Alabama Pastor Ed Litton, Known for Racial Reconciliation Work, Joins SBC Presidential Race
The Rev. Ed Litton, an Alabama pastor known for his work on racial reconciliation, will be nominated for president of the Southern Baptist Convention this summer.
Litton enters an increasingly crowded field for SBC president, joining Southern Baptist Theological Seminary President Albert Mohler, Georgia pastor Mike Stone and Randy Adams, executive director of the Northwest Baptist Convention.
Fred Luter, the only Black pastor to serve as president of the SBC, announced his intention to nominate Litton, pastor of First Baptist Church North Mobile, this week.
The two have been friends for more than 20 years and met when they swapped pulpits for a “Racial Reconciliation Sunday” event.
“From there, our relationship developed to more than just colleagues to bring races together,” Luter told Baptist Press, the SBC’s official news organization. “We both shared the hope of drawing people closer to a relationship with Jesus Christ and then growing disciples for Christ. In both of our churches our focus has been the same all of these years.”
Luter and Litton are among the signers of “Justice, Repentance and the SBC,” the December 2020 statement released after the heads of six Southern Baptist seminaries called critical race theory, a set of ideas about systemic racism, “incompatible” with the convention’s statement of faith.
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The 2021 SBC presidential race comes at a time of tension for the nation’s largest Protestant denomination. The denomination has declined by close to 2 million members since 2006 and its rate of baptisms has been stagnant for years. Southern Baptists have also been divided over issues of race and immigration and support for former President Donald Trump. Several prominent Black pastors have said their churches will leave the denomination over issues of race.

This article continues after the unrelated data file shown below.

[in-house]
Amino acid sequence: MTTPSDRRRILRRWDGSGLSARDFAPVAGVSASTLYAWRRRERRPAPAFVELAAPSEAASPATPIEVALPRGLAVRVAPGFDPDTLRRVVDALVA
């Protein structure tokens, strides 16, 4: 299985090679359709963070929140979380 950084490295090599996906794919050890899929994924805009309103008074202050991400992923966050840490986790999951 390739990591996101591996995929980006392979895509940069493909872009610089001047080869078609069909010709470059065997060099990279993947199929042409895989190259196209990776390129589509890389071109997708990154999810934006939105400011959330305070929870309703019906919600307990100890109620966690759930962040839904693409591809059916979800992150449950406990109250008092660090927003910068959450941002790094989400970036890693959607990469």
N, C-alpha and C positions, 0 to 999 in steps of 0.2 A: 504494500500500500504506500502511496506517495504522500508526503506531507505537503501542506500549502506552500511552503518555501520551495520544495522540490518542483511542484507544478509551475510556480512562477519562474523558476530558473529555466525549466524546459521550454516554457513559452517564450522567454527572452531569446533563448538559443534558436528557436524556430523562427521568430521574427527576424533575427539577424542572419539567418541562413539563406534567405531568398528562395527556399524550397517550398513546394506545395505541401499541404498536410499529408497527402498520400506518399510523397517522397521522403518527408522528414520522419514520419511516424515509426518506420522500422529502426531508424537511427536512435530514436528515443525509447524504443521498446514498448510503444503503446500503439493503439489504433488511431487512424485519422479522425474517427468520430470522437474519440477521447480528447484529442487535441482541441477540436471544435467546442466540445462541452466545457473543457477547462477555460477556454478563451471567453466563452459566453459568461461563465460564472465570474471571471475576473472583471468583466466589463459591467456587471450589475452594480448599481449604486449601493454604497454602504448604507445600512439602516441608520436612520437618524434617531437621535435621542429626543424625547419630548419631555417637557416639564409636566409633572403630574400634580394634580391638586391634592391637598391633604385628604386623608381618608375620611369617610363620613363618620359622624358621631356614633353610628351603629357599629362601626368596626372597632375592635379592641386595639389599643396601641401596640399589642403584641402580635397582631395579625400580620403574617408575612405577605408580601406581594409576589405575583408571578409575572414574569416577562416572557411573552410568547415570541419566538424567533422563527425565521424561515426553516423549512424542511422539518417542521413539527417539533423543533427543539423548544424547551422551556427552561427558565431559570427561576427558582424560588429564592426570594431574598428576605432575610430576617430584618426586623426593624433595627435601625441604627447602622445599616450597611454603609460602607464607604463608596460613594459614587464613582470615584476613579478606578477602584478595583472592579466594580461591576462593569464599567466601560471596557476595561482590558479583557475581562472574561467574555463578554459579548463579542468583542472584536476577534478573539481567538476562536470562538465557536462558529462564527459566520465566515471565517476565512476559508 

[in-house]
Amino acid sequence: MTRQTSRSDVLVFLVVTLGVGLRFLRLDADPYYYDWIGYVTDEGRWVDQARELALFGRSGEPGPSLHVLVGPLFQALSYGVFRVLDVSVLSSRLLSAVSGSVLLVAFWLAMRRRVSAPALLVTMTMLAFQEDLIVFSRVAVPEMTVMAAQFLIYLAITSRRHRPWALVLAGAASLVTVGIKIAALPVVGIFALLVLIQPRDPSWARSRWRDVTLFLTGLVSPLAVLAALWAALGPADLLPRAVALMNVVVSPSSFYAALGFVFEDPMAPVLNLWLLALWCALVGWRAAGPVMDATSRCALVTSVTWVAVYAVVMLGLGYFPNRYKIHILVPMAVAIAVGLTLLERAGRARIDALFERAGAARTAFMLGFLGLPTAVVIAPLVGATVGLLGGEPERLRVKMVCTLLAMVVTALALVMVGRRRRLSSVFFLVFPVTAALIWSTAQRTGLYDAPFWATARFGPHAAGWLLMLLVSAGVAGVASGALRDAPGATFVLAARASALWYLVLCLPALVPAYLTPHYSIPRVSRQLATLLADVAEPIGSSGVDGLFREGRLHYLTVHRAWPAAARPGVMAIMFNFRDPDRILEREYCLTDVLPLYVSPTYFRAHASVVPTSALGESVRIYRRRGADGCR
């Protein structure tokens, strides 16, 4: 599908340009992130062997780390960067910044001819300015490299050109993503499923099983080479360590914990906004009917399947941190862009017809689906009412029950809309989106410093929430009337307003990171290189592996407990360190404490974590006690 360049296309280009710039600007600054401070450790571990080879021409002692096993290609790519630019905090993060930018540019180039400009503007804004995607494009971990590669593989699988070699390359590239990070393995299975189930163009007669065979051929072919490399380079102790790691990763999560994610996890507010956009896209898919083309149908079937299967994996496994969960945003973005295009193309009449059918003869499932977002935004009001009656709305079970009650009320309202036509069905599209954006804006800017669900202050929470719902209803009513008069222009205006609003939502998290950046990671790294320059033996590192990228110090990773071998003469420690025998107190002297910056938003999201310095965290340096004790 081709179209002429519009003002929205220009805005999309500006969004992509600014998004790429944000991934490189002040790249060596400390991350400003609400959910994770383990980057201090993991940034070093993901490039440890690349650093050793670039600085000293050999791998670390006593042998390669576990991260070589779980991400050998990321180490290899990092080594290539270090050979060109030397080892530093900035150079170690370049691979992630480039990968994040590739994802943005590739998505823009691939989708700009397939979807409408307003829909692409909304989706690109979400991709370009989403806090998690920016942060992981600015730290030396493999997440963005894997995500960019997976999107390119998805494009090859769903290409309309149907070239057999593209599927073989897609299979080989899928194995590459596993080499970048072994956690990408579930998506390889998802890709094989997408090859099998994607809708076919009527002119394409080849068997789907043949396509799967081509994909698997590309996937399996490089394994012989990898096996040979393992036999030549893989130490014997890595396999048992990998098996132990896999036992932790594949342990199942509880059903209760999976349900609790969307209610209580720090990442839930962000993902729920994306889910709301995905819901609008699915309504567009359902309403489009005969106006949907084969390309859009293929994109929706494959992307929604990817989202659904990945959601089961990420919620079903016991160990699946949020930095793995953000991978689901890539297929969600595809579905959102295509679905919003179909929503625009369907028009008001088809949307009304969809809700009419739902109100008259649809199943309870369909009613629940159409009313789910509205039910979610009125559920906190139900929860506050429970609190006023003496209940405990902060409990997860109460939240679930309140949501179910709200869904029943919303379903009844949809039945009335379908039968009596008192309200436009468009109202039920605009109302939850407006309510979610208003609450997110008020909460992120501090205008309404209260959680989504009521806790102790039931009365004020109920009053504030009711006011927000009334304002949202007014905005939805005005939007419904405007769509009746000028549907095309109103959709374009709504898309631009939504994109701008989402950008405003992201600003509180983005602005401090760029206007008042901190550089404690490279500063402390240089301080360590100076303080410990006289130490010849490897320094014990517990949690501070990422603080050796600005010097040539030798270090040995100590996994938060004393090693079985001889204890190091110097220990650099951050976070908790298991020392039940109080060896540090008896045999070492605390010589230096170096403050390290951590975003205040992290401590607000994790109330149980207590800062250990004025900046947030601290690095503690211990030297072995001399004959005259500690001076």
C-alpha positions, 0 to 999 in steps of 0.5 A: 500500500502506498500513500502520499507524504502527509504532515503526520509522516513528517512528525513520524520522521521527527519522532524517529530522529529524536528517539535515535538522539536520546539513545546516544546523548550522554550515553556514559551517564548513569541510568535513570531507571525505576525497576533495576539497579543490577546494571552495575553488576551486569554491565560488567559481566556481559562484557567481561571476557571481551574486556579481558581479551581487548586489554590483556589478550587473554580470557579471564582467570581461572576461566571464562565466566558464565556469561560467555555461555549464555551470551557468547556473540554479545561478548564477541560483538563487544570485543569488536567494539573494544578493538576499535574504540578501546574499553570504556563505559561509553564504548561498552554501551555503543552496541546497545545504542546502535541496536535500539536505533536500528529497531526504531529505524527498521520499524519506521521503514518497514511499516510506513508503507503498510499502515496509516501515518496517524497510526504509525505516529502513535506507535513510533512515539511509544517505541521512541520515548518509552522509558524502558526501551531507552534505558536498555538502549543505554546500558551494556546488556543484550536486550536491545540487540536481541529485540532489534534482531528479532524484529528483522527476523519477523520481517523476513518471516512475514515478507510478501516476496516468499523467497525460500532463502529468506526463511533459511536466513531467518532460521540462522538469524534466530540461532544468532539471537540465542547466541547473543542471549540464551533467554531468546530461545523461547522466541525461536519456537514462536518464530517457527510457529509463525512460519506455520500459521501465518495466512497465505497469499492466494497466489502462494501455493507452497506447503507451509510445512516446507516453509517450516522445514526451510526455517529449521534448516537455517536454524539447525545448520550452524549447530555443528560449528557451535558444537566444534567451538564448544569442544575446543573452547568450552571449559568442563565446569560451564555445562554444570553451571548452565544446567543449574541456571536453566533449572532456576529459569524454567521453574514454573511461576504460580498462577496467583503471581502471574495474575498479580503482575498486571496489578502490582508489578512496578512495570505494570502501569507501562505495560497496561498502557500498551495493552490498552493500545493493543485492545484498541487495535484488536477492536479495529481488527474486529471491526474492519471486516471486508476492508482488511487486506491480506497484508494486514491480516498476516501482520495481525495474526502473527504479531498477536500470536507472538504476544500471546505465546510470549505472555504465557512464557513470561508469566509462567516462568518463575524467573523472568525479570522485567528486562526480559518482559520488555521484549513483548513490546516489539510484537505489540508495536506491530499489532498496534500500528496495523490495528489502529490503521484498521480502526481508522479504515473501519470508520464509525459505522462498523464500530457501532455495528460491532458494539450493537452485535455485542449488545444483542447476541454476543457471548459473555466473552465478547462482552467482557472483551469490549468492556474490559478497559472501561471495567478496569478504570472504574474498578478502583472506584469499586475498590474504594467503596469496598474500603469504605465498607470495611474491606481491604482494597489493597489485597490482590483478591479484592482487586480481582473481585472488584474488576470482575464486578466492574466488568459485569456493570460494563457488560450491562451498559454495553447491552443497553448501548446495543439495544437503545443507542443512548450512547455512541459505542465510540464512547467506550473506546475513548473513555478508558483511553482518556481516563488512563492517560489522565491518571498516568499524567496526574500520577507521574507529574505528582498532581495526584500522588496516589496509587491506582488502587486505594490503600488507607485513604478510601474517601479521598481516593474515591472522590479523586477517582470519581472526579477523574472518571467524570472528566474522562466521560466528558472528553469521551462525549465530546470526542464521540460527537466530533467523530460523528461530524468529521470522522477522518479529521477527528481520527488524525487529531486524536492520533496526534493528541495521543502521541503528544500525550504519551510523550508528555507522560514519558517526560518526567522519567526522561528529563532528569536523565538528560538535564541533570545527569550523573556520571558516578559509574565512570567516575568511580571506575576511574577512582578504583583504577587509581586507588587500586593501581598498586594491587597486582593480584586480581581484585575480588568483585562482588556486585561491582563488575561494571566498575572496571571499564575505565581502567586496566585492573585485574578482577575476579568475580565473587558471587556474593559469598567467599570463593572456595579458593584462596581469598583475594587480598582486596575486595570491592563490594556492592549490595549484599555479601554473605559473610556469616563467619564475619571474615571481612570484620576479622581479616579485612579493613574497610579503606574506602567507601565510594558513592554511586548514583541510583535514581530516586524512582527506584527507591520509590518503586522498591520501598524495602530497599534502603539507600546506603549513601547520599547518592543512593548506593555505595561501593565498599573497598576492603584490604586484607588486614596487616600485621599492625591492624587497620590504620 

Mohler, a key player in the conservative movement that took over the SBC in the 1980s and 1990s, appeared to be a shoo-in for SBC president last year. He was seen at the time as a true conservative, but not closely allied with Trump.
Then the SBC annual meeting was canceled due to COVID-19, meaning that current President J.D. Greear, a North Carolina megachurch pastor, would remain in office for another year.
Since then, Mohler changed his mind, going from being a “Never Trumper” to backing Trump’s reelection and denouncing CRT. Both moves alienated Black pastors in the convention.
At the same time, Mohler and other top SBC leaders have been criticized by a group called the Conservative Baptist Network for not being conservative enough and for allowing “unbiblical agendas” such as social justice into the convention.
A former president of the convention’s executive committee, Stone is chairing an investigation of Russell Moore, a “Never Trumper” who heads the SBC’s Ethics and Religious Liberty Commission.
Stone told Baptist Press that he was not running against anyone but was running toward God’s will.
“I did not seek this out; I feel like it’s a case of the position seeking the person,” said Stone, pastor of Emmanuel Baptist Church in Blackshear, Georgia. “But God confirmed this in my heart and my wife’s heart through a set of circumstances.”
Adams, who is little known in national circles, announced Wednesday (Jan. 20) that he will be nominated for SBC president. Writing on his blog, he said he was running to end what he called mismanagement and a “lack of transparency and accountability in some of our SBC entities.”
He also lamented the decline in baptisms, membership and giving in the denomination and made a series of suggestions on how to turn things around. Among his ideas is involving more small churches in decision-making and moving to virtual national meetings, rather than in-person events.
“Far too many pastors and churches feel shut out of the decision-making process that is controlled by a handful of elites,” he wrote.
Ed Stetzer, a Southern Baptist pastor and executive director of the Billy Graham Center at Wheaton College, said that many Southern Baptists are worried about the future of their denomination. They want to work together on ministry and mission and don’t want to be divided by politics or other issues, he said.
Most Southern Baptists, Stetzer said, agree on the denomination’s statement of faith, known as the Baptist Faith and Message. He doesn’t think the denomination is in danger of splitting.
“I don’t think the SBC will split,” he said. “If it splinters it will be a small movement of people who do not think that the Baptist Faith and Message is enough. The denomination has to decide whether it will live by that statement of faith or move further to the right.”
More candidates are expected to announce their candidacy for SBC president in the coming months. In 2008, six leaders ran for president of the convention.